College of Human Sciences

Executive Dean

Meet the Dean of the College of Human Sciences

“The year 2020 ushers in a new decade, a renewed spirit of optimism and a new zeitgeist for unprecedented success in the College of Human Sciences.” These are the passionate words of Professor Kgomotso Michael Masemola, the newly appointed executive dean of the College of Human Sciences at Unisa.  Professor Masemola states unequivocally, that there will be unparalleled epistemic shifts in the College’s diverse scientific domains, and that it is now possible to achieve quality-driven, curriculum transformation through simultaneous decoloniality and Africanisation.

Professor Masemola, who takes over the College deanship from Professor Andrew Phillips, has worked at Unisa since 2011 after he joined from North-West University. With more than 18 years in academia, he has attained his PhD in English Literature from the University of Sheffield in England, graduated with an MA in Postcolonial Studies with flying colours from the then University of Natal, attained a Bachelor of Arts in English Literature and Social Anthropology from the University of the Witwatersrand, as well as a BA Honours in Comparative Literature specialising in Literary Theory.

Professor Masemola’s research is focused on the intersection of Deleuzian theories of immanence and becoming with decoloniality’s ruminations on being and non-being, such as they are foregrounded by the agential representation of the ‘Self’ and its ‘Other’ in autobiographical writing. His sole-authored book, Black South African Autobiography After Deleuze (2017) was published Brill and Rodopi in the Netherlands and the USA. He has published articles in accredited international IBSS journals such as Journal of African Cultural Studies, African Identities, and Critical African Studies. His articles have also appeared in South African journals such as Social Dynamics, Current Writing, English Academy Review, Journal of Literary Studies, AlterNation, Scrutiny2, African Journal for Rhetoric and Muziki: Journal of Music Research in Africa. Having additionally published in the CODESRIA-run Africa Development, Professor Masemola has also contributed chapters to internationally published books, including The Oxford History of the Novel in English: The Novel in Africa and the Atlantic World, and Trauma, Resistance, Reconstruction in Post-1994 South African Writing.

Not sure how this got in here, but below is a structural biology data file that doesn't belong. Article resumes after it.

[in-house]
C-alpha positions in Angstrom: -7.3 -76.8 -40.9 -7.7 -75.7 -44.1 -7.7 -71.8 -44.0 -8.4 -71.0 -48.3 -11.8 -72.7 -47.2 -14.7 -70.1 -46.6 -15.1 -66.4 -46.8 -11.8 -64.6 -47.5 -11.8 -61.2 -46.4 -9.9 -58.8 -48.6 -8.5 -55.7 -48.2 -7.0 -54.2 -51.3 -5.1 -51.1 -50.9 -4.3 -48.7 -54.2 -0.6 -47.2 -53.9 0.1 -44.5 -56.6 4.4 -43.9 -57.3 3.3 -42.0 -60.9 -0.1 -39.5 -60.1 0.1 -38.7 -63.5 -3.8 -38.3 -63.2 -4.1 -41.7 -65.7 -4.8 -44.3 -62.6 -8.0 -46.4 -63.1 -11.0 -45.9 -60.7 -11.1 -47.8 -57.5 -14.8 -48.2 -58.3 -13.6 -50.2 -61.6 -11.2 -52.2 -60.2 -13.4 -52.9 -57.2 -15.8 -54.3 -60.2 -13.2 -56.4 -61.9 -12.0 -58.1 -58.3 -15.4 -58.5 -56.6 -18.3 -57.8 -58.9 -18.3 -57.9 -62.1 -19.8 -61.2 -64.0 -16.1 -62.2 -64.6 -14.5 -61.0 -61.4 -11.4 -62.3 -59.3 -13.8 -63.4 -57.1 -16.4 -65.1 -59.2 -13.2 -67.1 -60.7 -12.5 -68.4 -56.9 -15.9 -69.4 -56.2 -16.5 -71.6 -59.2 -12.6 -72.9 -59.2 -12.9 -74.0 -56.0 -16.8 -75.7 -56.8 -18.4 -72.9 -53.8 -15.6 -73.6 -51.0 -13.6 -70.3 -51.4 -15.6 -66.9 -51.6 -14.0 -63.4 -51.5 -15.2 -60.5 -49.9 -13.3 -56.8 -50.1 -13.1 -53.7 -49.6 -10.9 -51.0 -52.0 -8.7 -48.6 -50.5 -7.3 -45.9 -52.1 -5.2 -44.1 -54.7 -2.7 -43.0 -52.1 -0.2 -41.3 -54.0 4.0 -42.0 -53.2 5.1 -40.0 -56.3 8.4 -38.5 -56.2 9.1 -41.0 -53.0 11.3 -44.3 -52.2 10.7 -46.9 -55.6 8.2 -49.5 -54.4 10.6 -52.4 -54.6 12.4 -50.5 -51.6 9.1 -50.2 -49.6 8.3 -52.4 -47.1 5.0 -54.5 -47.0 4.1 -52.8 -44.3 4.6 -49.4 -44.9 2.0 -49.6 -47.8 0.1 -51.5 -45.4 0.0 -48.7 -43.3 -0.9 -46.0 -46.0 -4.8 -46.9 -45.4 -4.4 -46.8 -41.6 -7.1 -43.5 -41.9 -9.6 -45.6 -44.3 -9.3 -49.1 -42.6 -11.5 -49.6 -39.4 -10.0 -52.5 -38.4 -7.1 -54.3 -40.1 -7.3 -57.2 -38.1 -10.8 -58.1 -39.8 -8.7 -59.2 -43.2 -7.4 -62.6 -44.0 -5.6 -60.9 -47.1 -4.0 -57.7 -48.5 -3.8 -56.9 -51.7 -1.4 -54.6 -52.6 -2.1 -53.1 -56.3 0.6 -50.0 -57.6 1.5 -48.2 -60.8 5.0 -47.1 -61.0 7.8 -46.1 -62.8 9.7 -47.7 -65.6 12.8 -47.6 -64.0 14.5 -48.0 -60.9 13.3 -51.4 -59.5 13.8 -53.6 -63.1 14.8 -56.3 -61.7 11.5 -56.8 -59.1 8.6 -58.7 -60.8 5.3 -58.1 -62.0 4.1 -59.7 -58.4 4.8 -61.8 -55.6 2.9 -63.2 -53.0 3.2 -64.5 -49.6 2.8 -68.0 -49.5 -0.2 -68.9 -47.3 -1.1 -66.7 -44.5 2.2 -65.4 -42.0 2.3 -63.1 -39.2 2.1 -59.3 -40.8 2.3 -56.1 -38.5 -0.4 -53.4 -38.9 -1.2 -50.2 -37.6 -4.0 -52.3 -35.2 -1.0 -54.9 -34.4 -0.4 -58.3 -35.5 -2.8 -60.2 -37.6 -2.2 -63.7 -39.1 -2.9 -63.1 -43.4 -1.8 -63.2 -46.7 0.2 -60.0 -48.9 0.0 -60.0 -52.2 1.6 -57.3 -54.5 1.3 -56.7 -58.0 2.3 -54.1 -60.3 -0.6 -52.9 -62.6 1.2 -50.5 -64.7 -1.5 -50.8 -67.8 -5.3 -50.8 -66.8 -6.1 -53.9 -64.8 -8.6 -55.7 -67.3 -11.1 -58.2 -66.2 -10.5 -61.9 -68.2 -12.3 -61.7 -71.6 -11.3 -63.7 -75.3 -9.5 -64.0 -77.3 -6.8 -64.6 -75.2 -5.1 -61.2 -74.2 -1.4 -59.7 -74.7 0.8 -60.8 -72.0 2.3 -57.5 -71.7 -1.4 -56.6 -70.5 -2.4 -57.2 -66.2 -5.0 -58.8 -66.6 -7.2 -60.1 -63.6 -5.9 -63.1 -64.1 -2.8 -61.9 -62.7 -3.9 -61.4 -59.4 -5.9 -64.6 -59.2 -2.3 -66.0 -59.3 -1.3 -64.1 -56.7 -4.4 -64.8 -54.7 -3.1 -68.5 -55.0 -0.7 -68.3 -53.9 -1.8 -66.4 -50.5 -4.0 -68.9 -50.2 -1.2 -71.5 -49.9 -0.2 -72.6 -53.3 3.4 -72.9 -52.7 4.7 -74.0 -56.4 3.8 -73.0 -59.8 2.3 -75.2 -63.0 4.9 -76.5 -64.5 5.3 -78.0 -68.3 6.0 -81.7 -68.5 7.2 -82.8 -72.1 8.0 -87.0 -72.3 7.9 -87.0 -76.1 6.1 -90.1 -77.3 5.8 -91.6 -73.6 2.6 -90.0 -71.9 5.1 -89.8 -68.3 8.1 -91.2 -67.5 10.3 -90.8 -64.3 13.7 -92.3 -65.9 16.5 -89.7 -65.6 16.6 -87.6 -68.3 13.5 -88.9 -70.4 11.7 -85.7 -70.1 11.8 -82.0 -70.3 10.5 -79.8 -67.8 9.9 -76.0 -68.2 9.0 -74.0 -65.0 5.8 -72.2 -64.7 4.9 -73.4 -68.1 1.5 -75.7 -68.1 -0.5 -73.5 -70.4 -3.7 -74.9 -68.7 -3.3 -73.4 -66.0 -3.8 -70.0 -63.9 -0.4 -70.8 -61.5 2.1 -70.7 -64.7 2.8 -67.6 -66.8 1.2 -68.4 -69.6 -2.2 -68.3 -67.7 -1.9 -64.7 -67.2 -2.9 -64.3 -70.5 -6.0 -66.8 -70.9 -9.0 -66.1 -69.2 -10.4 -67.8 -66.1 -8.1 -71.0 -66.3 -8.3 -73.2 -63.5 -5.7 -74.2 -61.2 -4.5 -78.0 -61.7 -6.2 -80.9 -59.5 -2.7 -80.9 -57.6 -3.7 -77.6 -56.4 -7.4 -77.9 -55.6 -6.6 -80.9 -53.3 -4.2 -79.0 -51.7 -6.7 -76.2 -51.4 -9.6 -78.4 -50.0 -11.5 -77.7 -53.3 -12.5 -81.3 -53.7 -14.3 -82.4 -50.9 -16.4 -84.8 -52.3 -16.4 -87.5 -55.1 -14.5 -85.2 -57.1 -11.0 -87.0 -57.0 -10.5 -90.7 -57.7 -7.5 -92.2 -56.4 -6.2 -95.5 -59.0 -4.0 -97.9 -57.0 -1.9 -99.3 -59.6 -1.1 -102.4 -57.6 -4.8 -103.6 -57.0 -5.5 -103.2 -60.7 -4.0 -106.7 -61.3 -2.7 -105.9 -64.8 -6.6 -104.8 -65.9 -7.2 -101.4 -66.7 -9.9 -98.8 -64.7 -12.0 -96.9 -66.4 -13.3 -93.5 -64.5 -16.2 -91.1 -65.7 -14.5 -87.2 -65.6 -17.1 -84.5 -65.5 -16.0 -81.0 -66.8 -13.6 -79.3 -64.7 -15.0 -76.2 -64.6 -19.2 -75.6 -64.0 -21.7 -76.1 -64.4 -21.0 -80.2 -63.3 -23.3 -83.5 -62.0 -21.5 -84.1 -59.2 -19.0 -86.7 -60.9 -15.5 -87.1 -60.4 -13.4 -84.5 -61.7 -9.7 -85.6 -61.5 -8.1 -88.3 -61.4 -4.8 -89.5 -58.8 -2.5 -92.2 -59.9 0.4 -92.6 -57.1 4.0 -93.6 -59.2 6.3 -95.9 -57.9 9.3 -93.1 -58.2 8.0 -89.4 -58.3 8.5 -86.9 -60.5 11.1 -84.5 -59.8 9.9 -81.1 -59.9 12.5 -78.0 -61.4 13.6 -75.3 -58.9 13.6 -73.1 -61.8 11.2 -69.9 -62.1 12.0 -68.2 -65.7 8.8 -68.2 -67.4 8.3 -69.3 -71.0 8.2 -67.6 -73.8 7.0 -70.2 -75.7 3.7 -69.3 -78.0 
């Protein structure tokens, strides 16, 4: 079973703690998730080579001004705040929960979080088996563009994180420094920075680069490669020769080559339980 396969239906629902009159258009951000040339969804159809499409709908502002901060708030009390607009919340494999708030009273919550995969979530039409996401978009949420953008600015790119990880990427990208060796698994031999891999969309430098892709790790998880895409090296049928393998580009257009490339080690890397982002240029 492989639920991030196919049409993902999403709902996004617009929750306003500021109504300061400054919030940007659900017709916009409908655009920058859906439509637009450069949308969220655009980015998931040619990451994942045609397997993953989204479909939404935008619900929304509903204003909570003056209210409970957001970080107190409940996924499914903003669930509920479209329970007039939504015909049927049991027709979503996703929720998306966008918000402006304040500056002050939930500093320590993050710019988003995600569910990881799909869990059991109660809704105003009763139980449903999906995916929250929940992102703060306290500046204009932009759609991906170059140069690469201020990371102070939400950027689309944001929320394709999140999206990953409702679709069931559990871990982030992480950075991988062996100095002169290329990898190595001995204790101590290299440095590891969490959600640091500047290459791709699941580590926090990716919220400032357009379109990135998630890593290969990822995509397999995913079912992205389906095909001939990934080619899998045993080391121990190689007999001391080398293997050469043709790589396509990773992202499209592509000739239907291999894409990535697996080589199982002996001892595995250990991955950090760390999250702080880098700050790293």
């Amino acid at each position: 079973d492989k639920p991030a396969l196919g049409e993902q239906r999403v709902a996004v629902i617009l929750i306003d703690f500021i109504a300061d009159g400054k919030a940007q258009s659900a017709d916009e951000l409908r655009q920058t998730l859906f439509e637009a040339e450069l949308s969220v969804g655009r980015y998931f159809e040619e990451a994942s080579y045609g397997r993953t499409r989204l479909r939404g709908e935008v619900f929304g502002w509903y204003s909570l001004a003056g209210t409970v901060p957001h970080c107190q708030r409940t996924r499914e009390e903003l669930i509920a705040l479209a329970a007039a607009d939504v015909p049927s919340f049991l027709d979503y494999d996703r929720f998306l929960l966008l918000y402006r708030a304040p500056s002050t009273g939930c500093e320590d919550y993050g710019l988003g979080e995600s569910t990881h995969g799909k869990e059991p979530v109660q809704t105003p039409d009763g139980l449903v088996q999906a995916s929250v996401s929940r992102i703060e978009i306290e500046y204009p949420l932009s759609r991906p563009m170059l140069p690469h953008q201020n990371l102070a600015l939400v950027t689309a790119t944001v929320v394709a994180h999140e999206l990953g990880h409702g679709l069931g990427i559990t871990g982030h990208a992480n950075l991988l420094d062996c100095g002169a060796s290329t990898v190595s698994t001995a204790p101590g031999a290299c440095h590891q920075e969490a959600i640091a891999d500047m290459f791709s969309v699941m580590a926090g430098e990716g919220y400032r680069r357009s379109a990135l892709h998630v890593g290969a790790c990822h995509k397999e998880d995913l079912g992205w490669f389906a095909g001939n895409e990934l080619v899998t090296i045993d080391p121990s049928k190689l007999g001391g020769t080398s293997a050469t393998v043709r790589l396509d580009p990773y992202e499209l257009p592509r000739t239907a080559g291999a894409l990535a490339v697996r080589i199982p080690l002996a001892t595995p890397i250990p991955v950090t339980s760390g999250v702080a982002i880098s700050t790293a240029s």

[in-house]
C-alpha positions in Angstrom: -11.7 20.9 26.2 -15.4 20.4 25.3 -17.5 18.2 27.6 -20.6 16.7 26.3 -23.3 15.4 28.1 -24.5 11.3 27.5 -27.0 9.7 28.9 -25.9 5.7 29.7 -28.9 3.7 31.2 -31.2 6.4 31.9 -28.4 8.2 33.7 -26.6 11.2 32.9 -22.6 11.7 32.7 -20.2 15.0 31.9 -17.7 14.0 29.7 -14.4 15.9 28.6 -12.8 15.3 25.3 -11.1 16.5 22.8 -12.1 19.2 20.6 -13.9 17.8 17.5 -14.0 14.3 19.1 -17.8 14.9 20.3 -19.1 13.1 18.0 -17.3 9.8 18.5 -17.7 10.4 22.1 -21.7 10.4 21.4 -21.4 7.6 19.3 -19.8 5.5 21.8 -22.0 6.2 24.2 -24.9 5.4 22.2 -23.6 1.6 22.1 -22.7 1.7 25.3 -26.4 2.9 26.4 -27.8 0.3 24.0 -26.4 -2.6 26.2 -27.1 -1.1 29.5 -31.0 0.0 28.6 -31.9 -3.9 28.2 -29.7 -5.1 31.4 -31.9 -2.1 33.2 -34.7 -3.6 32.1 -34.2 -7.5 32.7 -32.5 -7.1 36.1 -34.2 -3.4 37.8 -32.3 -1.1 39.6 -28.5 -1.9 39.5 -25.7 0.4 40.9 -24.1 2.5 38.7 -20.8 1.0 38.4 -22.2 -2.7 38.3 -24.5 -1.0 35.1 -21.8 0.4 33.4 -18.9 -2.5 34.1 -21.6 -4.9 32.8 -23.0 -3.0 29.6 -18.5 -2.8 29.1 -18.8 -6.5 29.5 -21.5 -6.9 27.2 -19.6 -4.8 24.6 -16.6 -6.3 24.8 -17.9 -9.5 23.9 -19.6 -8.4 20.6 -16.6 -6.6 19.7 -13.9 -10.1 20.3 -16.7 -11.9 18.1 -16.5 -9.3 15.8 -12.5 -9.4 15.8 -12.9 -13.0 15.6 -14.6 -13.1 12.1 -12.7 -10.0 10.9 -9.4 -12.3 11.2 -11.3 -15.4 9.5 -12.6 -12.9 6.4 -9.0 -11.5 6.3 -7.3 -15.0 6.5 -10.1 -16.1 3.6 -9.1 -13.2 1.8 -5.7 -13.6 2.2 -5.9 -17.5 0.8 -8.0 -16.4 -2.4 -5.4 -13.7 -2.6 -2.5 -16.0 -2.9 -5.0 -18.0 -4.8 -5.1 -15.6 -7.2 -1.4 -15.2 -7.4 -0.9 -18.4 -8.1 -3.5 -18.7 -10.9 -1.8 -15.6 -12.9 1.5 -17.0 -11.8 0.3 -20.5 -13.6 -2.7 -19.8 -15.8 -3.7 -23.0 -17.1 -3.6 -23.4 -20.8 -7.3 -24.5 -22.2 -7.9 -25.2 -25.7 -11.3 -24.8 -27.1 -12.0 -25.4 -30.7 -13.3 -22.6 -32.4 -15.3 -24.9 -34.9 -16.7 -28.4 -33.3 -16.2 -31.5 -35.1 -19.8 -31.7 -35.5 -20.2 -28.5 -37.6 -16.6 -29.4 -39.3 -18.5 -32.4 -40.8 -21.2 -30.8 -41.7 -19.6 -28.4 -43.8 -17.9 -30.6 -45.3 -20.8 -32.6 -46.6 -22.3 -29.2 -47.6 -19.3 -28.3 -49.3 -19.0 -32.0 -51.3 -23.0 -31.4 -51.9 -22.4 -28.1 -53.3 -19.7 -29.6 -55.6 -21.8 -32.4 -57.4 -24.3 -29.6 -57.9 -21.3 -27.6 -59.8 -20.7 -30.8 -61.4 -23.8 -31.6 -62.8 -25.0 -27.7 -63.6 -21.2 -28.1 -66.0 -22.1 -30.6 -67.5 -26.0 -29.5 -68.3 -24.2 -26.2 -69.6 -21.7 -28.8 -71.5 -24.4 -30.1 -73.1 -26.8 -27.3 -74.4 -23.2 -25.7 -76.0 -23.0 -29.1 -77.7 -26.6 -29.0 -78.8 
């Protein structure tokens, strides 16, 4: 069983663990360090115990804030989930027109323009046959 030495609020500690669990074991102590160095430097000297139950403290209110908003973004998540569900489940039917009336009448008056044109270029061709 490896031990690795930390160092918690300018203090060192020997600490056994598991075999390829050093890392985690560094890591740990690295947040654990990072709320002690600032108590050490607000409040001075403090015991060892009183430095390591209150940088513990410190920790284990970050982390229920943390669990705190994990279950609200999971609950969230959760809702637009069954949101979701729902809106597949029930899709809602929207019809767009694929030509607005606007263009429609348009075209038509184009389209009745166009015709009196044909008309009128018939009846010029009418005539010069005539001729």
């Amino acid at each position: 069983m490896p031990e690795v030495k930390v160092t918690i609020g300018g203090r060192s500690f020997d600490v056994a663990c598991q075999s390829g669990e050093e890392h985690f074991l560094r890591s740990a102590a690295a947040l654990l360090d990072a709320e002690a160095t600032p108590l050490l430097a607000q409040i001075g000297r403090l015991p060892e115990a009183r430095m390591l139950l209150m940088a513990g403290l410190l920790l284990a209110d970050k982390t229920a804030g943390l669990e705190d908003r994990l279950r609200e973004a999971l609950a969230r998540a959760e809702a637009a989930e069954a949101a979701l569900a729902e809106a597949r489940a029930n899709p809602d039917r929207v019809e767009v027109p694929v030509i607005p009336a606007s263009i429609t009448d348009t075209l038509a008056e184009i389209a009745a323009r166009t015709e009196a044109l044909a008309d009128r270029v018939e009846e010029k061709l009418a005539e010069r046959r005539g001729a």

A significant number of his publications emerge from papers and keynote addresses he presented from as far afield as the Oxford University, the University of the West Indies in Trinidad, Zurich University, Qatar University, Western Illinois University, Central Florida University, Utah University and the University of Nairobi. On invitation, as a result of further international recognition, he has contributed to the Routledge Encyclopedia of Modernism (REM) since 2016. He currently holds a C2 NRF rating and is the Convener of an NRF Rating Panel (Literature, Languages and Linguistics) as well as an Inter-Regional Mentor for the NIHSS Doctoral School (NWU, UNISA, UFS).

Given his almost two decades in academia, Professor Masemola, like the deans before him, brings to the College of Human Sciences, a passion to better the lives of the people of this country and continent. He shares some of his thoughts with us in the interview below:

Q: How do you feel about your appointment as Executive Dean of the College of Human Sciences?

A: I am optimistic that there will be a boldness to pursue innovative ideas and build a community of best practice in CHS. This is the noble pursuit of quality and excellence rather than the mediocre churning out of quantities for DHET subsidy purposes.

Q: What are you looking forward to the most as Executive Dean?

A: Commonness of purpose, confluence of positive efforts and meaningful transformation of the curriculum, epistemological landscape and human resources.

Q: What plans do you have for the College and what are you hoping to achieve?

A: A decade of e-Quality is upon us, as the College of Human Sciences kick-starts under new management. Now, more than ever, e-Learning platforms are set to equalise learning opportunities for Unisa students across the globe based on quality teaching and research.